If you’re a seasoned fan of comic books, you’d be remiss to skip The Sandman by Neil Gaiman. Critics have applauded the award-winning fantasy series for its ambitious themes, intricate narrative, and stunning art. From the first horrifying pages of issue one, it’s easy to see why people celebrate the comic. It's also true to its name; reading each story is like being pulled through a dreamscape. As such, adapting a comic like this to the small screen would be no easy task.
The brand-new Netflix show tries to bring Neil Gaiman’s fantastical vision to life with an almost-religious faithfulness to the source material. But it’s that strict adherence to the comics that works to the show’s detriment.
This Netflix takes one too many cues from its source material, resulting in a serviceable but uninspired adaptation of a beloved comic book series.
Premiere: Aug. 5, 2022
Where to Watch: Netflix
Episode length: ~35-50 minutes
Developed by: Neil Gaiman, David S. Goyer
Stars: Tom Sturridge, Gwendoline Christie, Vivienne Acheampong
Like the original comic series, The Sandman begins with the King of Dreams (Tom Sturridge). He goes by many names throughout the series, but for brevity’s sake, we’ll stick with Morpheus. As the supernatural ruler of The Dreaming, Morpheus governs the sleeping hours of all humanity and allows them to dream.
One fateful day in the year 1916, he is captured by a group of cultists who seek to use his powers to attain wealth and status. Both unwilling and unable to meet their demands, Morpheus is imprisoned for more than 100 years. Meanwhile, his absence has untold consequences in the waking world, as people begin falling asleep and never waking up.
It’s only after his captors slip up that he manages to escape a century of confinement and reemerge in modern day. He then begins a quest to reclaim his lost power and restore his now-disheveled kingdom to its former glory.
Traditionally, the comparison between a comic book and its adaptation is an unfair one. The adaptation (in this case, a Netflix series) is its own story and deserves to be judged on its own merit. Despite this, longtime fans may recognize a lot of what Netflix’s Sandman has to offer in this 10-episode season.
The show adapts the first two major arcs of the comics, Preludes & Nocturnes and The Doll’s House. With the exception of some expanded characters, shuffled events, and a pointed intention to avoid mentioning DC heroes as part of the canon, the Netflix series takes a lot content straight from the comic and puts them on-screen.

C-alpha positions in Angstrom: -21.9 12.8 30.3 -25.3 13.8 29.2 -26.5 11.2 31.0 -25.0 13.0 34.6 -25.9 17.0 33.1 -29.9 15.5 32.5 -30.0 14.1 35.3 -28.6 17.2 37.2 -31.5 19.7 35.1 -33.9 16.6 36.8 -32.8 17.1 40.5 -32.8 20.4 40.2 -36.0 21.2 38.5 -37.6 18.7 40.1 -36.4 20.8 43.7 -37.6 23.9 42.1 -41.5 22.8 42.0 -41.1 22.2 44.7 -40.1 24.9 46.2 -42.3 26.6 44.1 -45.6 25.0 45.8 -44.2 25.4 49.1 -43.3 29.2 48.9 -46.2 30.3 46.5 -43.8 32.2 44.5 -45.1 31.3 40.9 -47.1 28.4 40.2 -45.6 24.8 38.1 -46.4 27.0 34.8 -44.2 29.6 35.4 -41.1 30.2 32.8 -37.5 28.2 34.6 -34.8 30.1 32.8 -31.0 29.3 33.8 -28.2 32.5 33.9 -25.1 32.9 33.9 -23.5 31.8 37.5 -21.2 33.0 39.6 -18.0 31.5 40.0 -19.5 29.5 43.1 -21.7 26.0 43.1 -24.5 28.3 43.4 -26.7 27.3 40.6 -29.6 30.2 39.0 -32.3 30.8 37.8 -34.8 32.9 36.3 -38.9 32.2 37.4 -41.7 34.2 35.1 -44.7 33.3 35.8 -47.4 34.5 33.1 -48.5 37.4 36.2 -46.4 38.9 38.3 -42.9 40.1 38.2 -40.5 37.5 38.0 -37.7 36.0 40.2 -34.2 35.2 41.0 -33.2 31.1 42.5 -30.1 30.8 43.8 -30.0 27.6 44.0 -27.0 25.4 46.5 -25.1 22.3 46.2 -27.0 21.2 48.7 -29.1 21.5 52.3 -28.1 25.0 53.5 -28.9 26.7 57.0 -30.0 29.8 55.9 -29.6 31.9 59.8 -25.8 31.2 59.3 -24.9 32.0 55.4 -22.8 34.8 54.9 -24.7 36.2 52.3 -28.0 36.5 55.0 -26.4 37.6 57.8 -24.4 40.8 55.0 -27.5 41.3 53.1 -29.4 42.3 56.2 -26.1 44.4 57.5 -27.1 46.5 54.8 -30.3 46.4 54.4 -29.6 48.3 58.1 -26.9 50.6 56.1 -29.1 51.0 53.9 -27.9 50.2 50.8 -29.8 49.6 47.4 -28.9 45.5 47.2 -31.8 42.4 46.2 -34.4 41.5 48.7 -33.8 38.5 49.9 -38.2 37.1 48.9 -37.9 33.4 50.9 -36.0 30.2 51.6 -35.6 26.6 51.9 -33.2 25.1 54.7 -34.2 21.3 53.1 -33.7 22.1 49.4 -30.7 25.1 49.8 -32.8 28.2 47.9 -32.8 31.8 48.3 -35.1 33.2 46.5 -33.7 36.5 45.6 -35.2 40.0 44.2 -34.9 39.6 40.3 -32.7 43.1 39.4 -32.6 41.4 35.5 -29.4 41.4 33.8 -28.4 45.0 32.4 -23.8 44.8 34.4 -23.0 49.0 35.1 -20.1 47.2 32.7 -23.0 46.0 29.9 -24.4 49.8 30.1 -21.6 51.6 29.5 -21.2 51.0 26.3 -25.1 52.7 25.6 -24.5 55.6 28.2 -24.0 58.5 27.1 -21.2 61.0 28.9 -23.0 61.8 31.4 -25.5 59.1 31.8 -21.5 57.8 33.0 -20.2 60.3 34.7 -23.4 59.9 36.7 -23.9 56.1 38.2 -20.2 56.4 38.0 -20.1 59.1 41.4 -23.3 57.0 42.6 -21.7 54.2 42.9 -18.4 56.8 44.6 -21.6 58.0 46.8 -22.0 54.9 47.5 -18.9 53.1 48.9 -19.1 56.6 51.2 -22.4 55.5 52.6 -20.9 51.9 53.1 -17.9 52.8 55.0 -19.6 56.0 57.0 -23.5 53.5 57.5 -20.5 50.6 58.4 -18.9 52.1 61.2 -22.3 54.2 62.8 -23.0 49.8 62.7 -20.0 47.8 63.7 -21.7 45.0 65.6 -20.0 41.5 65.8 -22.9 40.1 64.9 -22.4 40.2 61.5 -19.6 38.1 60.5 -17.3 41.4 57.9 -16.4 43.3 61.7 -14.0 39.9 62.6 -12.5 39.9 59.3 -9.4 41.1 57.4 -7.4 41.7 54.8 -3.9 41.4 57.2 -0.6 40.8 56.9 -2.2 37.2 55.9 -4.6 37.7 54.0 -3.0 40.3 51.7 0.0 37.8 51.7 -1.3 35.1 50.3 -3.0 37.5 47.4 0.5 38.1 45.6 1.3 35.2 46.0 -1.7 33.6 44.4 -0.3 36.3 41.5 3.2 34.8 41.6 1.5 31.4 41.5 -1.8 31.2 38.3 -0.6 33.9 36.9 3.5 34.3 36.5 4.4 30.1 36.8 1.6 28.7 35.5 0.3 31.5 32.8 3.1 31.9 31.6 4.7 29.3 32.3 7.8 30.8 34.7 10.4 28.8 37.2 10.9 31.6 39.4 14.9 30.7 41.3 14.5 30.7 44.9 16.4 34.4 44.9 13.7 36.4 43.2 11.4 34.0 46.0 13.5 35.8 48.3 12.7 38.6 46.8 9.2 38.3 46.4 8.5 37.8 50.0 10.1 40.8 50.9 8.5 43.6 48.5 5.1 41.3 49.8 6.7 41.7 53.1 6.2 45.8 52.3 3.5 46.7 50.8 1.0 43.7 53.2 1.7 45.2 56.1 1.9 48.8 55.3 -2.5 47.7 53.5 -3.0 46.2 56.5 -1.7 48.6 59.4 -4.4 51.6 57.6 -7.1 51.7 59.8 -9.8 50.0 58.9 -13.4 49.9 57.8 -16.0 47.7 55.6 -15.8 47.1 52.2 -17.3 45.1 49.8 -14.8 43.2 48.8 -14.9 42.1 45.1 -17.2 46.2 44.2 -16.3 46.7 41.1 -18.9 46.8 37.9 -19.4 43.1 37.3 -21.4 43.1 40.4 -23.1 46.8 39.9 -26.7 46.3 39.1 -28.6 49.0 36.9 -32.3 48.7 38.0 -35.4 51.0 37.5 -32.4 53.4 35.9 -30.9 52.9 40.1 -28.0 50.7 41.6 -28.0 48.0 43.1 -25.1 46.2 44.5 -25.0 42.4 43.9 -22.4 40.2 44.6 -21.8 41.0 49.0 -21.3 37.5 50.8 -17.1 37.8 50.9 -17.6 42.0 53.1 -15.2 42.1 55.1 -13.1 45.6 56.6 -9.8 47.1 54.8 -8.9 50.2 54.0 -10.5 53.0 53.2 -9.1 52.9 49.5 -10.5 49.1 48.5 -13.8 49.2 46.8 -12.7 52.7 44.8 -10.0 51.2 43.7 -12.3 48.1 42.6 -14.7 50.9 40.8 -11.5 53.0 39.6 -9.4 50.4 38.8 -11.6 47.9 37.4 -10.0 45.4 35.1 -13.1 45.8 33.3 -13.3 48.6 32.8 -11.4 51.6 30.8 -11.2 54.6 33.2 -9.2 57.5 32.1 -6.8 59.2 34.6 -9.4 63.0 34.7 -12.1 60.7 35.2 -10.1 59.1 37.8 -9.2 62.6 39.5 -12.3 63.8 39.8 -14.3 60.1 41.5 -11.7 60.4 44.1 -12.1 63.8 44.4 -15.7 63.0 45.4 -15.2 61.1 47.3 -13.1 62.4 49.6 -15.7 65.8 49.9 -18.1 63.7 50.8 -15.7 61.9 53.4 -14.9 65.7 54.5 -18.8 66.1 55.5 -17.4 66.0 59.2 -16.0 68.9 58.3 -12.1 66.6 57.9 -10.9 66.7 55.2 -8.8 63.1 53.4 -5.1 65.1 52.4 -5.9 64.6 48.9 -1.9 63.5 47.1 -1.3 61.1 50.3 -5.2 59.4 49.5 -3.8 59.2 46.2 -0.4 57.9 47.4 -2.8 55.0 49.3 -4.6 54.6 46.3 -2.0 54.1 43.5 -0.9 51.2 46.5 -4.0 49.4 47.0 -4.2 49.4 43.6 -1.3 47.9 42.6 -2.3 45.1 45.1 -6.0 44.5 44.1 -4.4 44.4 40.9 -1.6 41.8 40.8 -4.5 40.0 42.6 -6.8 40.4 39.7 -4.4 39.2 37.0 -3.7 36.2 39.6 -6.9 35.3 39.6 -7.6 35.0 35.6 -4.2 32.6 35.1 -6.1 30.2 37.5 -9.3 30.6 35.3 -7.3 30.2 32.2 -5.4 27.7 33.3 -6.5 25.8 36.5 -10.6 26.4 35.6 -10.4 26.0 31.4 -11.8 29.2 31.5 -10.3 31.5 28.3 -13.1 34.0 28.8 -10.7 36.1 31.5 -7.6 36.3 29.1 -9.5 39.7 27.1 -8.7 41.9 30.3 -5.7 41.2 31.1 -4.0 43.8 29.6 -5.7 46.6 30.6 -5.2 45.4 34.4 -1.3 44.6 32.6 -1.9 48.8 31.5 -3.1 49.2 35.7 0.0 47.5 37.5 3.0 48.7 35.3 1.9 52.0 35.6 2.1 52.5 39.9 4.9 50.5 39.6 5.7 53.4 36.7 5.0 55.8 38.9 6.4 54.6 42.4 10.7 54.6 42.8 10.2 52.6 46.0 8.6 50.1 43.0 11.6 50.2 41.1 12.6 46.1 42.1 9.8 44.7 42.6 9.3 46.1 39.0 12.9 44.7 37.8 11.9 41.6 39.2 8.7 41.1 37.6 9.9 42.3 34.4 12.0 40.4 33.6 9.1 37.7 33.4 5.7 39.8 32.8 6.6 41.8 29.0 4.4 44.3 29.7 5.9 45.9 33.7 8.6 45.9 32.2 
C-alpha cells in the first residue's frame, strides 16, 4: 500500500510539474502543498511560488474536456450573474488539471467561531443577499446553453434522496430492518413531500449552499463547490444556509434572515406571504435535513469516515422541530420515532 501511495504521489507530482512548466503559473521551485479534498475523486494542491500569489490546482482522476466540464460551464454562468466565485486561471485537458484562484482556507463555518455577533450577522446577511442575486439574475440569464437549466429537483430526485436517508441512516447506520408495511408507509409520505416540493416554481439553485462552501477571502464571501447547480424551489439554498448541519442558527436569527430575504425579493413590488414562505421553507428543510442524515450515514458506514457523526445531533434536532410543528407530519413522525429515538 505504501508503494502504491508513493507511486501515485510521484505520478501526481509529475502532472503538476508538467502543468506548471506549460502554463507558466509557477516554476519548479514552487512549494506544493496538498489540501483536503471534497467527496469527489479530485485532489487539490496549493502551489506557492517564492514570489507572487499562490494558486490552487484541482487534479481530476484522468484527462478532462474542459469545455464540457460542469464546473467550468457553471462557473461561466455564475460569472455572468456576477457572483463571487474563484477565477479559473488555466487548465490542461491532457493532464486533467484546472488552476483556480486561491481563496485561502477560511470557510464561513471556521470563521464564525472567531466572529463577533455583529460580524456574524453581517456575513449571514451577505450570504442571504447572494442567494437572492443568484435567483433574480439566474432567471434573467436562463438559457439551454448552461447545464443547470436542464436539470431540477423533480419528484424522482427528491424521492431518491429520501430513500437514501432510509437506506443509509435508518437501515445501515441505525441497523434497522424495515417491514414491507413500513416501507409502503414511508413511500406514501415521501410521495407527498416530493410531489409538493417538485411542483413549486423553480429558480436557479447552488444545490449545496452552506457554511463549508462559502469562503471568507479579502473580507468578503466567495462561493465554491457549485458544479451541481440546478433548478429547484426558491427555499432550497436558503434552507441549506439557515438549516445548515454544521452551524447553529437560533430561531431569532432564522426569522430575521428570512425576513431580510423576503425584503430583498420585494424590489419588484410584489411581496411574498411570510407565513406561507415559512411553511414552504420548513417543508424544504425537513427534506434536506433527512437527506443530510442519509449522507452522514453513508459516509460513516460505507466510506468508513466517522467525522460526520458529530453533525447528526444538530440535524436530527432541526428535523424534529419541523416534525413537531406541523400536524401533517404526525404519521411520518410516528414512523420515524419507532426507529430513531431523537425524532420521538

There’s a concerted effort to preserve the original narrative’s landmark moments. It’s not a one-to-one remake by any stretch, but it hits all the beats of the source material in an almost-methodical manner. Because of that, the show’s lack of flair becomes quickly apparent.
The show seemingly prefers to present a “Greatest Hits” of the comics without trying to make it engaging; it commits to some pretty yet uninspired visuals and same-y set pieces with the occasional jolt of unearned gratuitous violence to try to keep your attention. All the while, it re-creates iconic moments from the comic without committing to the visually striking presentation and the storytelling legwork that made them iconic in the first place.
But while the adaptation lacks narrative nuance, it benefits from some strong performances from the cast. Tom Sturridge does a respectable job giving ghostly and mysterious presence to Morpheus, and even Gwendoline Christie delivers her take on the fallen angel Lucifer with a venomous sass that’s impossible to look away from.
But if there’s one performance that stands out from the rest, one that keeps a 3-out-of-5 from being a 2-out-of-5, it’s Kirby Howell-Baptiste as Death.
In Episode 6 — “The Sound of Her Wings” — Morpheus meets with his older sister, Death. She invites him along as she goes to work, helping the souls of the recently deceased pass on to the great beyond.
For the comics, this issue is a turning point in which the series goes from a horror-thriller to a psychological study about the humanity of omnipotence. For the Netflix show, it’s what the adaptation can look like at its finest. Kirby delivers a knockout performance as the human embodiment of death. Casual and poignant, Death fulfills her tragic function with a warm and welcoming demeanor, making dying a little less scary.
Death’s debut is not only the show’s best episode by a long shot, but it’s also indicative of its true potential hidden deep within a middling adaptation. There’s this sense that the team working on this show knows what they’re adapting. Their reverence of the source material and their desire to make it work on-screen is both genuine and palpable.
For Season 1, the show never quite reaches the heights that it wants to. But even so, there are glimmers of something unquestionably praiseworthy lurking beneath the surface of what is ultimately a safe and unambitious adaptation.